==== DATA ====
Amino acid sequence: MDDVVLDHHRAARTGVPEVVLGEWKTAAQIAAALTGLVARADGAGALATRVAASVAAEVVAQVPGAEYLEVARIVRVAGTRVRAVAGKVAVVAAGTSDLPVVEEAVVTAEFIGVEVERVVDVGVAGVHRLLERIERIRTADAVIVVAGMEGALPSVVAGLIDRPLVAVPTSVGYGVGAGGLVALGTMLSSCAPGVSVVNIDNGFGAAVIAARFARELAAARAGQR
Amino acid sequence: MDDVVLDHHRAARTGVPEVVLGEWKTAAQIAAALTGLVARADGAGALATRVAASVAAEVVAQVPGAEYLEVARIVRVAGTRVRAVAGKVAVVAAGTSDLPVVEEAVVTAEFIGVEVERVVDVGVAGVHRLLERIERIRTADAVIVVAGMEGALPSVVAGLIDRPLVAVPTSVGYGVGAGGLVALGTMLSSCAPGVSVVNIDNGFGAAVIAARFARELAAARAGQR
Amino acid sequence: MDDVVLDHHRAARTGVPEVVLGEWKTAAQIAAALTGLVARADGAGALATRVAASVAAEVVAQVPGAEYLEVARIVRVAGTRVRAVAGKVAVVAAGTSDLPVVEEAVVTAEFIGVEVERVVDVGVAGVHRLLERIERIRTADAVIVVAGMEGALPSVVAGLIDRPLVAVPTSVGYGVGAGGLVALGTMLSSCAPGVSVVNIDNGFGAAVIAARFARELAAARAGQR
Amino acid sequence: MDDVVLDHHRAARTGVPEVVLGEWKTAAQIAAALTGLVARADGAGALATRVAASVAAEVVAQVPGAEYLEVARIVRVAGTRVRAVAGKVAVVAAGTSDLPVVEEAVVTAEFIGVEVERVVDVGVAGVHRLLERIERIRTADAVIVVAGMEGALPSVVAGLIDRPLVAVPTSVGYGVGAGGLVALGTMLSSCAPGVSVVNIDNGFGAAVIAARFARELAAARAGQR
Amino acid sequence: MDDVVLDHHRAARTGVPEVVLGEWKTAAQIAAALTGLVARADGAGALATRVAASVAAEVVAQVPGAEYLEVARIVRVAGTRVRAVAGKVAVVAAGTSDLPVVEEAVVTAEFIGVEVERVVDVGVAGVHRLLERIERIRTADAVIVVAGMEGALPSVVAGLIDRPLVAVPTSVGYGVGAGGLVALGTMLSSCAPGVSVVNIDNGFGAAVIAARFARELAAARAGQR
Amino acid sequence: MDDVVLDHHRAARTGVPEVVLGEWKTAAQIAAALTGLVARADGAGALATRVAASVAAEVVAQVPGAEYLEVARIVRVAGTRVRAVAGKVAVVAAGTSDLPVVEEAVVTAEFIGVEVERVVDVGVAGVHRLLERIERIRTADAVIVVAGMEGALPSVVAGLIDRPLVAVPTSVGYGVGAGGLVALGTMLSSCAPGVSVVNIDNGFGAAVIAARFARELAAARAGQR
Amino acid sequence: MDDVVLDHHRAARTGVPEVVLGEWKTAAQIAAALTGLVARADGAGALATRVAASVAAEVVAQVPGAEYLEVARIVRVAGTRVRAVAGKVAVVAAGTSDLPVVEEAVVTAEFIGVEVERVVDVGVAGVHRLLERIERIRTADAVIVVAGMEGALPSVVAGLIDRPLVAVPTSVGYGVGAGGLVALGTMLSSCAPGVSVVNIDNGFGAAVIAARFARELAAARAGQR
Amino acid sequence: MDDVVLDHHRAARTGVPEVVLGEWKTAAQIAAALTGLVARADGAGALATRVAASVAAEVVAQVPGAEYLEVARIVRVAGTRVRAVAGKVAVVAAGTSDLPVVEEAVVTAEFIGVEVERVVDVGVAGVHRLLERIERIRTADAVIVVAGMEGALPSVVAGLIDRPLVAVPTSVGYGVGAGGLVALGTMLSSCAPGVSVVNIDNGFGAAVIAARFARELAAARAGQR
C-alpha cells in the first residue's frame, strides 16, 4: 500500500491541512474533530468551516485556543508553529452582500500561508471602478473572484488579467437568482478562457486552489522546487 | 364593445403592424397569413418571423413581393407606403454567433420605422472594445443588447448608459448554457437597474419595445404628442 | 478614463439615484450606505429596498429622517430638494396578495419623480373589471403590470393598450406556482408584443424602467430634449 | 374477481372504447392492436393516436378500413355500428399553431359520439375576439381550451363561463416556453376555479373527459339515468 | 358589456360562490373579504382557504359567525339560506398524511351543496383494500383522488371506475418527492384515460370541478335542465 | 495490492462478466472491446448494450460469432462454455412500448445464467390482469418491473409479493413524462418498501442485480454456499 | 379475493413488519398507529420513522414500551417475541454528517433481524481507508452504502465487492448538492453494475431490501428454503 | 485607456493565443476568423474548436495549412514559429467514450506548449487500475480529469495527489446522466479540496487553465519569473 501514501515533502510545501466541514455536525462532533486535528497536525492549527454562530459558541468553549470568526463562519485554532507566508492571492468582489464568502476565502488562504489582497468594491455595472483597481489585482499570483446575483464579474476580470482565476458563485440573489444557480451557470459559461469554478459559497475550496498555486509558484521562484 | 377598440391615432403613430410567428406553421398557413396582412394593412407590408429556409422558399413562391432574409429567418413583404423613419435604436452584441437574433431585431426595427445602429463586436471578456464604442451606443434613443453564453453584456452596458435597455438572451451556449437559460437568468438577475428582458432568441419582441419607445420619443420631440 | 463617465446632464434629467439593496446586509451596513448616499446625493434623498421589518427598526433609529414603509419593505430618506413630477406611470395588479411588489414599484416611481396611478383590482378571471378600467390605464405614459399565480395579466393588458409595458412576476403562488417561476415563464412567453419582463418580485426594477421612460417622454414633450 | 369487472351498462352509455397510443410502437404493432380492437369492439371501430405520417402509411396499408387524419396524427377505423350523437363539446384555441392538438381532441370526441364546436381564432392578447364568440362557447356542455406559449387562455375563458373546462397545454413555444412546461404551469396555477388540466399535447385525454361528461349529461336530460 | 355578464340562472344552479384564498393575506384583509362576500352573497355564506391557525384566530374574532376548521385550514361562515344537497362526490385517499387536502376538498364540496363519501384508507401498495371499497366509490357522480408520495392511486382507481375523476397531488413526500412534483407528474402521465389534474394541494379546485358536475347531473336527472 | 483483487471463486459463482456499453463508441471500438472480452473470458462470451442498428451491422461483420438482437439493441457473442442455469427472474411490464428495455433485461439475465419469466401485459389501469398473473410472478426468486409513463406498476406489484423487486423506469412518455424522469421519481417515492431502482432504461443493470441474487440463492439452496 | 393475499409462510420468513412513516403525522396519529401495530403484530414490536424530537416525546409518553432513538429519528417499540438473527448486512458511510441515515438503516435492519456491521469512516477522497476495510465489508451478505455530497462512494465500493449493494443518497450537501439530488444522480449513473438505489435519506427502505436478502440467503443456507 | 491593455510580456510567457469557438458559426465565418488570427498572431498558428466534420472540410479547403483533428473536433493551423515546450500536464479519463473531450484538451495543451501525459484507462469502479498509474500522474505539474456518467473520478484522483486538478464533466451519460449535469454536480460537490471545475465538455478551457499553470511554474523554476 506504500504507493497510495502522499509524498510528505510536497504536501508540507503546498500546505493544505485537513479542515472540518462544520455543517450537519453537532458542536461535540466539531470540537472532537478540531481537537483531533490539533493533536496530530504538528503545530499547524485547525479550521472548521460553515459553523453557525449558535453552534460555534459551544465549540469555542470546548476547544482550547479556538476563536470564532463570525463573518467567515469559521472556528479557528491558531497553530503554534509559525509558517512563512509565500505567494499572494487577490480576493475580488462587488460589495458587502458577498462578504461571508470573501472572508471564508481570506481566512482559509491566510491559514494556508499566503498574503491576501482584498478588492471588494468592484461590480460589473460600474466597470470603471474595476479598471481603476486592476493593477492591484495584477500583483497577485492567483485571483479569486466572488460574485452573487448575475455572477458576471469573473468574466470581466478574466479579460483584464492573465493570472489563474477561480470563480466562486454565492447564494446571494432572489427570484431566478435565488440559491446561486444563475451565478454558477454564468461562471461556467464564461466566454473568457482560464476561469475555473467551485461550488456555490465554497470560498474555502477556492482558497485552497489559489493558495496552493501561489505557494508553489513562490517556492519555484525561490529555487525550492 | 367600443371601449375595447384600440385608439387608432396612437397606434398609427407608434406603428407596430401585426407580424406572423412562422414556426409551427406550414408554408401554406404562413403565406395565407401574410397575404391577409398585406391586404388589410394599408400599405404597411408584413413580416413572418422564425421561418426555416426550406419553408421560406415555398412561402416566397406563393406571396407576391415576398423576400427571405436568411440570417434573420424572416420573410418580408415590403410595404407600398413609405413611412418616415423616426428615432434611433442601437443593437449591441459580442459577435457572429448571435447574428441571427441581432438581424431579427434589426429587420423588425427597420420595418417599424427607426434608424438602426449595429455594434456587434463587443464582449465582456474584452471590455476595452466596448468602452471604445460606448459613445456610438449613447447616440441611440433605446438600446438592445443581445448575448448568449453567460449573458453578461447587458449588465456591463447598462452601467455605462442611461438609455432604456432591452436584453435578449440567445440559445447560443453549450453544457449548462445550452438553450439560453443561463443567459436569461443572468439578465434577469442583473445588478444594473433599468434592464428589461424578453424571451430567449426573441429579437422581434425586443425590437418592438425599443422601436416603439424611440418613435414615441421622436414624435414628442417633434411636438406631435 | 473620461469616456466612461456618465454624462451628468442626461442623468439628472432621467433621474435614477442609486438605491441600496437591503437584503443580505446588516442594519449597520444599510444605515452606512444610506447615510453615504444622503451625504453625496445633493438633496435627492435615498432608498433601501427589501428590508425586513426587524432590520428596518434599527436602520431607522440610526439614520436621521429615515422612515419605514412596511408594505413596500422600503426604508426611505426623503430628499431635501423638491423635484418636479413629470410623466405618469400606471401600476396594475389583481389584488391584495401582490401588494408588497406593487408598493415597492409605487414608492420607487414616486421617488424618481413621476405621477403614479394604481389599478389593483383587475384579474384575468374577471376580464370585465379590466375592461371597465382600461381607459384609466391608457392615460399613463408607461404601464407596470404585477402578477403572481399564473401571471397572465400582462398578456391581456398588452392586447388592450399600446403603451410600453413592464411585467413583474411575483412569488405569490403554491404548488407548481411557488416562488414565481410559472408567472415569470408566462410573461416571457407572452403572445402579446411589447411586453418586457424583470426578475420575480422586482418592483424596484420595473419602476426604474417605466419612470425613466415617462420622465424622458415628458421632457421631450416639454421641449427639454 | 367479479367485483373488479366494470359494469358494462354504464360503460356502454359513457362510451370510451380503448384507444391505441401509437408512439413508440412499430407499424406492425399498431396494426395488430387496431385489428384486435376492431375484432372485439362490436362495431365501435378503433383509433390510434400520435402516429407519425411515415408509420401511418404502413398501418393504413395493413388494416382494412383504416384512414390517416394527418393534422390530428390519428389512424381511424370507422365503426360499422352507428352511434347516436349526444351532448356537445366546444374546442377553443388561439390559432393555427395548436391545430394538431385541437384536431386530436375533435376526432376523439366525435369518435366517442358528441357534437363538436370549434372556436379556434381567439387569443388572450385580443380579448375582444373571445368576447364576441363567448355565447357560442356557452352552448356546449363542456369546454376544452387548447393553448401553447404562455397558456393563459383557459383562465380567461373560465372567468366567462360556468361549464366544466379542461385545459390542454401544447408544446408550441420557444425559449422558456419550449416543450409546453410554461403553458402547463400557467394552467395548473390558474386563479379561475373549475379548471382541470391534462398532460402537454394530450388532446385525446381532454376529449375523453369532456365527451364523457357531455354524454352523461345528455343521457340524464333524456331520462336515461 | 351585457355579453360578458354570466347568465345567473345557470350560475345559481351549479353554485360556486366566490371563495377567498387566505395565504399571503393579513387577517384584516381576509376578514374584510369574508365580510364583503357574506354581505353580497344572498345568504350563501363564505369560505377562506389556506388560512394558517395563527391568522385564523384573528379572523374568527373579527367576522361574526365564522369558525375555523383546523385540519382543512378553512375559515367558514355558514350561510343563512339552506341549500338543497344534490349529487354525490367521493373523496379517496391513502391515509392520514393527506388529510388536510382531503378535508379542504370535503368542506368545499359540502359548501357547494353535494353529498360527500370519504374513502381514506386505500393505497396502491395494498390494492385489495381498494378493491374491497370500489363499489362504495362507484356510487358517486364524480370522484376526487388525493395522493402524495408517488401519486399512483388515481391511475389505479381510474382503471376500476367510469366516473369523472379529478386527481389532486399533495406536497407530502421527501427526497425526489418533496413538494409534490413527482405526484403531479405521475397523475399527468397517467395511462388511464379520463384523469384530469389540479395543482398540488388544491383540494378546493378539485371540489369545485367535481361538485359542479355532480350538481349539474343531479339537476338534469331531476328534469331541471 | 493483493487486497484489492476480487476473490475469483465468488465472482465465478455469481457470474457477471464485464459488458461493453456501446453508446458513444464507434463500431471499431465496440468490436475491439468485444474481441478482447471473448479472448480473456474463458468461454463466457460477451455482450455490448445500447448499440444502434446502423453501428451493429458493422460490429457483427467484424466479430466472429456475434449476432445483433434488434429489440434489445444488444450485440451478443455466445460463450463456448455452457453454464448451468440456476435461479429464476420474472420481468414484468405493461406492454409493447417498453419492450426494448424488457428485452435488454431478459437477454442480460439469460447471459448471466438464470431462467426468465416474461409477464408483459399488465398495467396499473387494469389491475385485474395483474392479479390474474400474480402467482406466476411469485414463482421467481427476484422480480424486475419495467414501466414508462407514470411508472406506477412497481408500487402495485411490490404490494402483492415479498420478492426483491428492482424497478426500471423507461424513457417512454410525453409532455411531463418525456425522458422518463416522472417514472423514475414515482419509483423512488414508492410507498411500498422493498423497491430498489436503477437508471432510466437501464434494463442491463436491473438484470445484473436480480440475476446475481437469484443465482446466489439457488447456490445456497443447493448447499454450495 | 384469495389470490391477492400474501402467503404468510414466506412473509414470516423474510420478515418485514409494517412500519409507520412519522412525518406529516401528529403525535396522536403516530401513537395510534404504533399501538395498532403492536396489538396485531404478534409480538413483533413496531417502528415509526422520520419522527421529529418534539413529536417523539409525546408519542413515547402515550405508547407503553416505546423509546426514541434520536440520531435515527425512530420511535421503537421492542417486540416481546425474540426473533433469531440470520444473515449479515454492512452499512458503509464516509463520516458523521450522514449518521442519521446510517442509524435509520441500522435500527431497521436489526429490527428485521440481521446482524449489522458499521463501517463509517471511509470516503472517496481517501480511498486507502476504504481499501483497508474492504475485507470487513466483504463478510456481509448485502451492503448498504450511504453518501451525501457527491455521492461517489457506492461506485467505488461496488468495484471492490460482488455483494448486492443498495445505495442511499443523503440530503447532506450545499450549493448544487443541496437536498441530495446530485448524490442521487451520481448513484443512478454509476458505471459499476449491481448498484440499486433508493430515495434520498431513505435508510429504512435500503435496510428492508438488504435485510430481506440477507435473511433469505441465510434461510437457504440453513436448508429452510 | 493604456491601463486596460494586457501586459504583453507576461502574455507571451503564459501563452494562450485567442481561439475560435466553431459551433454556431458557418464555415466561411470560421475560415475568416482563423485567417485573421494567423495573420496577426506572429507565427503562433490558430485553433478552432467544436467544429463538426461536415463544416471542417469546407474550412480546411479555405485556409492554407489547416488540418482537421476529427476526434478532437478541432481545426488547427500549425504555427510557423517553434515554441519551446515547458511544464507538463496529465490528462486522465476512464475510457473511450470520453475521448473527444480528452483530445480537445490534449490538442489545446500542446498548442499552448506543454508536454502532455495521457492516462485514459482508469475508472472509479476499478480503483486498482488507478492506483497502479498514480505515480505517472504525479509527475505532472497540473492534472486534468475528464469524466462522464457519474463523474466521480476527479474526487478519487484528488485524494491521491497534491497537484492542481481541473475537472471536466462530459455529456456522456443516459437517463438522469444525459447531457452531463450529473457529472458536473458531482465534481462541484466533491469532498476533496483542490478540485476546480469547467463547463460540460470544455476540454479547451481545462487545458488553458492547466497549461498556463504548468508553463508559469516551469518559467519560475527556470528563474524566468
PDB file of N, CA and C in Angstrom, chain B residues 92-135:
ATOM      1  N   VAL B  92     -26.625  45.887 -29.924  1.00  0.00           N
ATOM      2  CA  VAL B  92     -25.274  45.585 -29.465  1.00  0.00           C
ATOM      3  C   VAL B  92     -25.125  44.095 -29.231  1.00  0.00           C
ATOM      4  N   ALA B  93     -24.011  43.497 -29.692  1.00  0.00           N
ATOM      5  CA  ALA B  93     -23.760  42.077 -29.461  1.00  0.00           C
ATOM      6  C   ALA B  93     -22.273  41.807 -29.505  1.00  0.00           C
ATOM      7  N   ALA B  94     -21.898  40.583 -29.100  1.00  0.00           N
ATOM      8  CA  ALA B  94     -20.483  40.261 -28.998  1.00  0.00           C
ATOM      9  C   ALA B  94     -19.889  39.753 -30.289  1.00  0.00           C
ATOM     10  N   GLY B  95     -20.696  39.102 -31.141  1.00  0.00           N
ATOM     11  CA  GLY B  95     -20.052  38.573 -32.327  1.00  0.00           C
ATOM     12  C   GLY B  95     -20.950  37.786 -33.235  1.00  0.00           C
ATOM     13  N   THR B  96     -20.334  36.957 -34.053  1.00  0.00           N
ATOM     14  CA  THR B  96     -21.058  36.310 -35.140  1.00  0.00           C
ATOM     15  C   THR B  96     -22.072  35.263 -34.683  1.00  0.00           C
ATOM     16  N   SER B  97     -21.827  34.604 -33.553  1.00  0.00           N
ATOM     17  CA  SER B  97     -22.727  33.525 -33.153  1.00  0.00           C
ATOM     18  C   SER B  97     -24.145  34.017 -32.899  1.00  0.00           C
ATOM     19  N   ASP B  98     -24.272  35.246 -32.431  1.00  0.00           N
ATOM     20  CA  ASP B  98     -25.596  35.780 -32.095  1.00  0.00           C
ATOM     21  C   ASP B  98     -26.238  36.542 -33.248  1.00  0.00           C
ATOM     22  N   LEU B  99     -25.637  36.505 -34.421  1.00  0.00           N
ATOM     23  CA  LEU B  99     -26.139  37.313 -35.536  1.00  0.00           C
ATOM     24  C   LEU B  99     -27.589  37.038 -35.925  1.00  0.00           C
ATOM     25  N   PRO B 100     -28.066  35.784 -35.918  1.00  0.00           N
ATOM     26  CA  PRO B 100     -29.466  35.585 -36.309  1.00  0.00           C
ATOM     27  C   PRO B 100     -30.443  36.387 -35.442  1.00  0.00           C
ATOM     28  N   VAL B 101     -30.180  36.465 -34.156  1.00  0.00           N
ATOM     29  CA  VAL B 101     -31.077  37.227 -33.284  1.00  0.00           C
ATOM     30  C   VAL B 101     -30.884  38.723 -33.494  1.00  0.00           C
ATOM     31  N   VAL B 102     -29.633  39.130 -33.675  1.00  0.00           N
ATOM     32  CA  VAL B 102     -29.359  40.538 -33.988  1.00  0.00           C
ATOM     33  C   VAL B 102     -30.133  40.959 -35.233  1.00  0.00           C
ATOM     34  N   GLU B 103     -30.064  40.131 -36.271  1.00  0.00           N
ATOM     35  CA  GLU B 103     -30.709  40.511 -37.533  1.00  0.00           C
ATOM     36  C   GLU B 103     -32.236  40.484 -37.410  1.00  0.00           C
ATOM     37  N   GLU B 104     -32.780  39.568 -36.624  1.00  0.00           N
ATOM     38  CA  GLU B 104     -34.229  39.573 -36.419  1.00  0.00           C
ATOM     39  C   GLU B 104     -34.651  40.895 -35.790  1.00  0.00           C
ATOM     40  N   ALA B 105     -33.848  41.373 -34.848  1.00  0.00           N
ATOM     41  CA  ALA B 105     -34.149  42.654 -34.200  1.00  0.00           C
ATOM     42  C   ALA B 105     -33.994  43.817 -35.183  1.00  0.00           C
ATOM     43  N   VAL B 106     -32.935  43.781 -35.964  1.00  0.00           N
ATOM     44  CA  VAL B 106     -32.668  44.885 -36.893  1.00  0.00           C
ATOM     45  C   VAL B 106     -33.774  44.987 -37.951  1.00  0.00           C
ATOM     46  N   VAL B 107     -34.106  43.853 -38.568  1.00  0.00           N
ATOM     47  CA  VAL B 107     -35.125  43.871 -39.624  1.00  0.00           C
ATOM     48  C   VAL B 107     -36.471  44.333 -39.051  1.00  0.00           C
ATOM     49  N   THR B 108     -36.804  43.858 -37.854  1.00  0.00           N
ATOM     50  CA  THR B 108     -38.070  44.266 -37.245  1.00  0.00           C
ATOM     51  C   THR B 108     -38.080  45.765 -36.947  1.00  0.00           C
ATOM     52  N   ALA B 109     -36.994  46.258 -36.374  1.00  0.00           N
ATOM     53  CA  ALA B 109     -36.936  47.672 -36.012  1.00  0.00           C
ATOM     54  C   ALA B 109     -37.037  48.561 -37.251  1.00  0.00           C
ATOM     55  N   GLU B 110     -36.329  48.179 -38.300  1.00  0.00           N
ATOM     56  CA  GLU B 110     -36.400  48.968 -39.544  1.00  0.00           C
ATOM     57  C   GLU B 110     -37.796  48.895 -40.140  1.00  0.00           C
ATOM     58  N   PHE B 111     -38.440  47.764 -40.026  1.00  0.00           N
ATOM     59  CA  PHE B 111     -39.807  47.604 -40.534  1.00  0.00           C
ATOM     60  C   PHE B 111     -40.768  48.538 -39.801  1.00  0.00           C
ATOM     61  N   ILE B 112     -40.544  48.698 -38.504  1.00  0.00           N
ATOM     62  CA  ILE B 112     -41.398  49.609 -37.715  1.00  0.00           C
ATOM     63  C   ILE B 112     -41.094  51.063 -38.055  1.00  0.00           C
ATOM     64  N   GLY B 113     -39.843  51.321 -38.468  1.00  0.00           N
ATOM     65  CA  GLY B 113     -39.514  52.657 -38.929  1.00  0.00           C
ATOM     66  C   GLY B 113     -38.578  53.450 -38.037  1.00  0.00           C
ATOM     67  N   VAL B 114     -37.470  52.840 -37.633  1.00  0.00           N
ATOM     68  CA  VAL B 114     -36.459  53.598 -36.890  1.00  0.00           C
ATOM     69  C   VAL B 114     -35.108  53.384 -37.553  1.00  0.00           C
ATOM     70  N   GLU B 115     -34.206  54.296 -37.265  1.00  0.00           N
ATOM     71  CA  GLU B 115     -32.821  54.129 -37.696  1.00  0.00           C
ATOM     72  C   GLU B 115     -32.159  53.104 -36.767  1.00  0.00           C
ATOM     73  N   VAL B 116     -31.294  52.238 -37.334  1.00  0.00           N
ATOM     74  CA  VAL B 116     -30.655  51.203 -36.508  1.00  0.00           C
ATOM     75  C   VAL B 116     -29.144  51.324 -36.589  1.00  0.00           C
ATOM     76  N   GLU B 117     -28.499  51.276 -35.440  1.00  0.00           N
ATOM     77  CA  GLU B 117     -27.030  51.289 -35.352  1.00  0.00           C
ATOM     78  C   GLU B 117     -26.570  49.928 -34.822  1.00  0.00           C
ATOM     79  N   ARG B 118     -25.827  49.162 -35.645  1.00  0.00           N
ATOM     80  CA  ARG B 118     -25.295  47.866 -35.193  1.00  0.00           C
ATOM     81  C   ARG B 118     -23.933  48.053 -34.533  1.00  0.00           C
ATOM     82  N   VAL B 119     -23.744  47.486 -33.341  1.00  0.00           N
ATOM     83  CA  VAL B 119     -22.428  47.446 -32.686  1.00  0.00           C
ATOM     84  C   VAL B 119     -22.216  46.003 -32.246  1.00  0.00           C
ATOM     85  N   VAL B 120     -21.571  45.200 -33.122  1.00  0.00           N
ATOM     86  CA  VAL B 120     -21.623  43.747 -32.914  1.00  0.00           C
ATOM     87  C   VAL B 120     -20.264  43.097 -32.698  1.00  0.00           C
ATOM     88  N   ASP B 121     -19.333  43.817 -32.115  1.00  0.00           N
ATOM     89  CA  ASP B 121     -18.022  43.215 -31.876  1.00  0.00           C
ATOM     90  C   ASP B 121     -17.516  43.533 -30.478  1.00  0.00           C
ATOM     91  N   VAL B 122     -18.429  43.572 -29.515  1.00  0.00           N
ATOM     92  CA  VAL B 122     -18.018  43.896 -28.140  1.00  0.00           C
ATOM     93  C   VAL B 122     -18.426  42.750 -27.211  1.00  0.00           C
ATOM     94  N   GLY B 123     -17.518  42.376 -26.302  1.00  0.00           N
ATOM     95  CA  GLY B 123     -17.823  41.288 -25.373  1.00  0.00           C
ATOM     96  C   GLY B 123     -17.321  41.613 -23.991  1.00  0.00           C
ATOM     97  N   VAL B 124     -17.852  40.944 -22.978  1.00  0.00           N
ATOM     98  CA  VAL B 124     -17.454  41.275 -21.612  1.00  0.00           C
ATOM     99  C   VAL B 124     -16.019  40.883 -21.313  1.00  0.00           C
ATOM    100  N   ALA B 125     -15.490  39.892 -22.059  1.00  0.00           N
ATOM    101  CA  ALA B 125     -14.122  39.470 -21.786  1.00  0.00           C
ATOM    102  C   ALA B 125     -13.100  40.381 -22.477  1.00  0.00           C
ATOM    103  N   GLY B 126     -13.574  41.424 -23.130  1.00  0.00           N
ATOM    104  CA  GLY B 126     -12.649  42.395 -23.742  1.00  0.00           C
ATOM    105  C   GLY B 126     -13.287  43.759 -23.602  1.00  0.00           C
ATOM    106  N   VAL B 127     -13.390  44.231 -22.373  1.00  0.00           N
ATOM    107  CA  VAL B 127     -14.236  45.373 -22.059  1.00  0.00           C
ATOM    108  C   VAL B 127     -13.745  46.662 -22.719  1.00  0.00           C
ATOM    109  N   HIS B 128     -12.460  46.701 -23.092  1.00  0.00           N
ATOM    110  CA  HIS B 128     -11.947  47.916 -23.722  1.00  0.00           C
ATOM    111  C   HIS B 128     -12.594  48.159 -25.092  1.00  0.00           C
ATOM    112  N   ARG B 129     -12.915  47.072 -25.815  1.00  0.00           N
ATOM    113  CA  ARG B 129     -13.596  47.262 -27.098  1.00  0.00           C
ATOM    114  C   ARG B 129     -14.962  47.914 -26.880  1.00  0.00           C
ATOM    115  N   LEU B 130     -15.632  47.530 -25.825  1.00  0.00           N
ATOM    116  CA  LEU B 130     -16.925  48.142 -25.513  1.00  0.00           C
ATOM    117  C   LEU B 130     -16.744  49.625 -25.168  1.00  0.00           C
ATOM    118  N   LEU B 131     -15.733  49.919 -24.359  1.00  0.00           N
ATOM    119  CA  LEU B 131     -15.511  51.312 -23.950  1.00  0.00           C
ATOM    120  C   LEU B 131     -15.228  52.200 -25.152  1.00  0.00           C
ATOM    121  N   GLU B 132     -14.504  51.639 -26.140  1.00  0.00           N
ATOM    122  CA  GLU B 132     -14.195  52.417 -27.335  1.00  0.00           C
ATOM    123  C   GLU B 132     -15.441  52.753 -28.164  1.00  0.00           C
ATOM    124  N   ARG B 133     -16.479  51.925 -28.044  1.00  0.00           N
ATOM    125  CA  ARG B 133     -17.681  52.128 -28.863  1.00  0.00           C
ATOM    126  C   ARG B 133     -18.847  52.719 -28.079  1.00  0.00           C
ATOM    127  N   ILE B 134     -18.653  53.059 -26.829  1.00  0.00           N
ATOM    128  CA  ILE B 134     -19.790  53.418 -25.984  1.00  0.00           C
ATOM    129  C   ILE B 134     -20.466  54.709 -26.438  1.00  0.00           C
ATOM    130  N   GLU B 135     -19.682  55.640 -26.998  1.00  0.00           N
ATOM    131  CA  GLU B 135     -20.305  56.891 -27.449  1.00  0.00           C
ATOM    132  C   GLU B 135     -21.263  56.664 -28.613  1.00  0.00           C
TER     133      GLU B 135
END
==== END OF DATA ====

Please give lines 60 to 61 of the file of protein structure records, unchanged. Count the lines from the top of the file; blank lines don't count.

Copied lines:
ATOM     50  CA  THR B 108     -38.070  44.266 -37.245  1.00  0.00           C
ATOM     51  C   THR B 108     -38.080  45.765 -36.947  1.00  0.00           C